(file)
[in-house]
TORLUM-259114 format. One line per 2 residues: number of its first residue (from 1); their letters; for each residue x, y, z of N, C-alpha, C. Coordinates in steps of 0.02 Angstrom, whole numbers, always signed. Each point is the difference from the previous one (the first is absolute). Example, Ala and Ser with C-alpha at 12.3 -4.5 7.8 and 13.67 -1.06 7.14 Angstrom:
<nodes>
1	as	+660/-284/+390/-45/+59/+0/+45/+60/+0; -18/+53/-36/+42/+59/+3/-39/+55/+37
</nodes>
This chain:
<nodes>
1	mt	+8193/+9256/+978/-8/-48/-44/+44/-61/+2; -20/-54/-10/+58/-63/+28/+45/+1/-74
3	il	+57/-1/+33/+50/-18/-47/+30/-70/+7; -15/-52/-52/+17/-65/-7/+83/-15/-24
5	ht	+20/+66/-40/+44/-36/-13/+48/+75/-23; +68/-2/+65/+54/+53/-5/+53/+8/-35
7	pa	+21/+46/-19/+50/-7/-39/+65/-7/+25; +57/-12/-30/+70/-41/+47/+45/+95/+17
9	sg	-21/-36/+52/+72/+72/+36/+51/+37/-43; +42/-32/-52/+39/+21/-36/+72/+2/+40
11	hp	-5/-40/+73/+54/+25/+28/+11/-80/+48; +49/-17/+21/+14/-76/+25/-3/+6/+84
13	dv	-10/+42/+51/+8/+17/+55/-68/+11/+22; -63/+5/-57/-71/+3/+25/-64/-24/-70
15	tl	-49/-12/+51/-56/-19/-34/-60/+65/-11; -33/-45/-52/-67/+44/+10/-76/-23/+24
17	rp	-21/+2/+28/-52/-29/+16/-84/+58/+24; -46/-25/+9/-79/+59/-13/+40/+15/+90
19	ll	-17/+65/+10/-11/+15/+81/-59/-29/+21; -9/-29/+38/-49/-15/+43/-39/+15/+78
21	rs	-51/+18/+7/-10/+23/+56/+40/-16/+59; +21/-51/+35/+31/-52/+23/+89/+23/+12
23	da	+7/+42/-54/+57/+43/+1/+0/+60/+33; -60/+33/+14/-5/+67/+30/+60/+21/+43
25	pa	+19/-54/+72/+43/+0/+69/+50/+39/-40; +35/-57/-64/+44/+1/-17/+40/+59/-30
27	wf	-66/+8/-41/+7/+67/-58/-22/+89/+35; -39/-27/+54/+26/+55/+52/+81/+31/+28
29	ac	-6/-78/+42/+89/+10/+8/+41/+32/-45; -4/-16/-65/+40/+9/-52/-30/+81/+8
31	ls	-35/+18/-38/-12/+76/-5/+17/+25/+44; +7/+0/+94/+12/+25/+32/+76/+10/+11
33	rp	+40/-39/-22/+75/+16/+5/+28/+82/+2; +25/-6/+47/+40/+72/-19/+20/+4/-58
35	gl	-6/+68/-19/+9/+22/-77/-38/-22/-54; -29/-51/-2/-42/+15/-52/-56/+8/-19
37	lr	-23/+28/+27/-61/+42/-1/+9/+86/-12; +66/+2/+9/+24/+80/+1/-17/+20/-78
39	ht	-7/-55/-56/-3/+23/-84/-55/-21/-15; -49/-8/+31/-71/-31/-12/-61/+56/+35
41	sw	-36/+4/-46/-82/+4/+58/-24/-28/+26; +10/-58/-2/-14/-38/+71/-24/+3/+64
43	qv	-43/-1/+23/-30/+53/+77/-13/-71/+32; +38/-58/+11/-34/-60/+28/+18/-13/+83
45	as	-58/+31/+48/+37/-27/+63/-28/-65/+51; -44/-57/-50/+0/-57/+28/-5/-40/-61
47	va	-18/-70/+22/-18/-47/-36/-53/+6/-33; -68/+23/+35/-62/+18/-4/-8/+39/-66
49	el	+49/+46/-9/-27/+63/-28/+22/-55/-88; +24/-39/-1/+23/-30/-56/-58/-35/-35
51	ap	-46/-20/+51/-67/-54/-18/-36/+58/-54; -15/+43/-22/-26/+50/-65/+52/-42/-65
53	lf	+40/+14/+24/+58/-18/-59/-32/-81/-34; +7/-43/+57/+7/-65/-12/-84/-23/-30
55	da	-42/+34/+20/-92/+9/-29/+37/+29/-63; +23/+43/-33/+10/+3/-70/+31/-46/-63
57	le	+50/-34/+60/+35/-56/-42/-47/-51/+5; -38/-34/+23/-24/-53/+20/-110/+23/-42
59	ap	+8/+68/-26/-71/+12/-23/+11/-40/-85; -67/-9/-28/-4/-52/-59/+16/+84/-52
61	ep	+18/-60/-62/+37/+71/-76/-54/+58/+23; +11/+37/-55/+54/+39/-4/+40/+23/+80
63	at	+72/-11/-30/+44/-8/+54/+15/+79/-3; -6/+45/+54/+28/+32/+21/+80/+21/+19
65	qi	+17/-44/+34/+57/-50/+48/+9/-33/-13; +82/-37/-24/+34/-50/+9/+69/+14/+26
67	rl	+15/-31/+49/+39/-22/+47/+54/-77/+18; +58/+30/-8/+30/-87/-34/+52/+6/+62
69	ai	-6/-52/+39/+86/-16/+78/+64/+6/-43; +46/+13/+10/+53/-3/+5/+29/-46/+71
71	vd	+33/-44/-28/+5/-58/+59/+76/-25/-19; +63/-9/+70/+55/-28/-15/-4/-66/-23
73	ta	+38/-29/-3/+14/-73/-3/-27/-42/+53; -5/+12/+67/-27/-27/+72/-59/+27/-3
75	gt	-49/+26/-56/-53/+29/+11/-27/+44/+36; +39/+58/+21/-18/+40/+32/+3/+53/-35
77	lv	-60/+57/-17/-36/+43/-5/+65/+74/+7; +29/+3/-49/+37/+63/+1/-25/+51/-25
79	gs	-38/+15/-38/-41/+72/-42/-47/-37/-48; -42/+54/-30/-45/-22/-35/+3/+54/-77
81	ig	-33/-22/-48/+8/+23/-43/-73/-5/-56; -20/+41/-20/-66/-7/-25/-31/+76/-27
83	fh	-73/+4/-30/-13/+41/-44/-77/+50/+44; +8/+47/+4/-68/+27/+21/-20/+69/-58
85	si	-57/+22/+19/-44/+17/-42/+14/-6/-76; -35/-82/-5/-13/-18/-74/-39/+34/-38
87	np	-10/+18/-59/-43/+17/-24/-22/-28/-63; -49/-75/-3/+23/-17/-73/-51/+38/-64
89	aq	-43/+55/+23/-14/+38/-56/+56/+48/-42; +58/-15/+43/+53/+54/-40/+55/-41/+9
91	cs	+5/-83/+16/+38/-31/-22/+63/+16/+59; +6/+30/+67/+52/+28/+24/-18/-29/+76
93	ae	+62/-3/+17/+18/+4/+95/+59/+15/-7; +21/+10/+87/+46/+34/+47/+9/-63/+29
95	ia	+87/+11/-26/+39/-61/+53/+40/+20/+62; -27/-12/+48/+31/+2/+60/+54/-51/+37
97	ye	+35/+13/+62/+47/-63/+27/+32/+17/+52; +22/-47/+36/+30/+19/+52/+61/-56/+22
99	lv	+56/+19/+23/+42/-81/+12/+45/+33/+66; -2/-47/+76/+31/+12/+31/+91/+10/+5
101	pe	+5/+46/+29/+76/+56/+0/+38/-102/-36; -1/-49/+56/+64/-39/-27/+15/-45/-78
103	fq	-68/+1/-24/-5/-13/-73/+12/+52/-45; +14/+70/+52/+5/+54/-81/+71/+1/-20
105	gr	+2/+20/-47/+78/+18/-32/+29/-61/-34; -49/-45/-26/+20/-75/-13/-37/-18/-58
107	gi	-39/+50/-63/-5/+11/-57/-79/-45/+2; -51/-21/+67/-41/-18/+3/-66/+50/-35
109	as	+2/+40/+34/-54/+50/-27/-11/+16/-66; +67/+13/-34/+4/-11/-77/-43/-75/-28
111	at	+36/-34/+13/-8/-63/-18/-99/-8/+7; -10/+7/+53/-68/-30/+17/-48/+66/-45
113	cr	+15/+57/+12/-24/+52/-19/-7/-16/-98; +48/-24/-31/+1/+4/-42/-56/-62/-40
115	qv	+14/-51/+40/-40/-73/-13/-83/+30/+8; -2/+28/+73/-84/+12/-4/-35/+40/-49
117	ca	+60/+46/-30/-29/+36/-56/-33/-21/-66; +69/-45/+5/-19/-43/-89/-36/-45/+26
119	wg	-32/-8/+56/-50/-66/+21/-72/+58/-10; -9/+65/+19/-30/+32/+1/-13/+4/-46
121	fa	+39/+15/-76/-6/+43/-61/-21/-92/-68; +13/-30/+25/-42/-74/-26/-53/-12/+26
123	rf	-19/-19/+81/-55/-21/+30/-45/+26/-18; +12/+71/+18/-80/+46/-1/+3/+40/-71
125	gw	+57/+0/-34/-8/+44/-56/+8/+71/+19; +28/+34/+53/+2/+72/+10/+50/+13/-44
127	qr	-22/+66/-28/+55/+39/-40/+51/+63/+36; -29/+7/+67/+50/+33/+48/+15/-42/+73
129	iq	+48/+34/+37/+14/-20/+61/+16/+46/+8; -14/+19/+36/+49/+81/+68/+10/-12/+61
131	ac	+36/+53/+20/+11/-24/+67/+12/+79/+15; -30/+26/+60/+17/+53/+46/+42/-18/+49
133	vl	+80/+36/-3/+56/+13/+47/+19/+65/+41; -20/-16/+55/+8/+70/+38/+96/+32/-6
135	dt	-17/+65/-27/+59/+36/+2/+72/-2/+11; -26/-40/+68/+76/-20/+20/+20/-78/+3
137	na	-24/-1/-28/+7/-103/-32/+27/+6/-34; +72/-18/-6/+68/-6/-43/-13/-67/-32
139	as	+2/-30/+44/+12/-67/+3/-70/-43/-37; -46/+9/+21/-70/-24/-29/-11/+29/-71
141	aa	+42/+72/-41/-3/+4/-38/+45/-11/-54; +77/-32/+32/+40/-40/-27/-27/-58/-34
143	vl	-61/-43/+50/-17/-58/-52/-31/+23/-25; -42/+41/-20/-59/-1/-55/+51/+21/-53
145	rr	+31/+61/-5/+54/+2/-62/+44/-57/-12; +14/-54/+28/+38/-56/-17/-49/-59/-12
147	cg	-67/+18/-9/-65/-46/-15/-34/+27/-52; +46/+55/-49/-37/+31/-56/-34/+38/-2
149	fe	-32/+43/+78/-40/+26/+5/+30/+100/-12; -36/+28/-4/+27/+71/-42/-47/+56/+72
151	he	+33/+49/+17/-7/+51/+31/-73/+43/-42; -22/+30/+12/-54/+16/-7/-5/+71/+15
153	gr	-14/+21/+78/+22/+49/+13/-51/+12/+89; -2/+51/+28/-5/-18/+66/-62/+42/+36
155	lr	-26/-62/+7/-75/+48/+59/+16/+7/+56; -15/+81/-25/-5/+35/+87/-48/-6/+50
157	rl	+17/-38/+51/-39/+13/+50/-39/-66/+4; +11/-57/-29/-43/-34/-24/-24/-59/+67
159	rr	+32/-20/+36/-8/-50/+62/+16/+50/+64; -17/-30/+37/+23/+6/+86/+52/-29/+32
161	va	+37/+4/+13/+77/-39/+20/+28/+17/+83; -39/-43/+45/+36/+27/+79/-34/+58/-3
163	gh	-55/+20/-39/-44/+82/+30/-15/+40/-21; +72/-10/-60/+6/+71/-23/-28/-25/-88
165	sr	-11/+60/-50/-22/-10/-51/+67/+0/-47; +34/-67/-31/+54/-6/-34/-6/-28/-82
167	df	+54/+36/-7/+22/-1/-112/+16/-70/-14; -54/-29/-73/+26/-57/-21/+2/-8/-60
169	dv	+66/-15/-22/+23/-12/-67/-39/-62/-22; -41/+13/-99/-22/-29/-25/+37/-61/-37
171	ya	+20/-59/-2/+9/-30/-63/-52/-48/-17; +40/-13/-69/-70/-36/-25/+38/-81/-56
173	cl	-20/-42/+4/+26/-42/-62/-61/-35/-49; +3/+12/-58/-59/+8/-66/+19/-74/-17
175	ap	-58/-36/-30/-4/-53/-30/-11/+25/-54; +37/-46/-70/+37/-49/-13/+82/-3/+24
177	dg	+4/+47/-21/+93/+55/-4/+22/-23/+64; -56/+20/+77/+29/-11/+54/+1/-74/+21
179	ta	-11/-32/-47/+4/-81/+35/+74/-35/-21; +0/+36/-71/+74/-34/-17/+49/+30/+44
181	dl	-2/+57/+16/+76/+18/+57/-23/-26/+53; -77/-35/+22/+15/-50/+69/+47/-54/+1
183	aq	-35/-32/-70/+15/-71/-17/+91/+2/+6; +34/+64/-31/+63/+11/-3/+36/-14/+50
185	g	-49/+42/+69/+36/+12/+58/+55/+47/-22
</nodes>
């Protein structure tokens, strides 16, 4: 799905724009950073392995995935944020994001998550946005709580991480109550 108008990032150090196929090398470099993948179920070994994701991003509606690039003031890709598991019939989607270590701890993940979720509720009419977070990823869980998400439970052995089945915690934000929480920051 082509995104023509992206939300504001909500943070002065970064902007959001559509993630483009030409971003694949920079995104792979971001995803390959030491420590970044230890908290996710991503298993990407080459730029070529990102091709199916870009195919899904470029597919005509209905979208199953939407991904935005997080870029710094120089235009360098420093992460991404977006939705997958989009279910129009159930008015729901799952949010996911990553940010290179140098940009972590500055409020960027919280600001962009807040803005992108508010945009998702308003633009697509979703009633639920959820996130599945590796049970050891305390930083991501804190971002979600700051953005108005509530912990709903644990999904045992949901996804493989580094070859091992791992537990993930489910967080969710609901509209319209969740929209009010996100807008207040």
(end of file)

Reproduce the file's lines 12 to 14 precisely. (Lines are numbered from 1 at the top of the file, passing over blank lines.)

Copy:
9	sg	-21/-36/+52/+72/+72/+36/+51/+37/-43; +42/-32/-52/+39/+21/-36/+72/+2/+40
11	hp	-5/-40/+73/+54/+25/+28/+11/-80/+48; +49/-17/+21/+14/-76/+25/-3/+6/+84
13	dv	-10/+42/+51/+8/+17/+55/-68/+11/+22; -63/+5/-57/-71/+3/+25/-64/-24/-70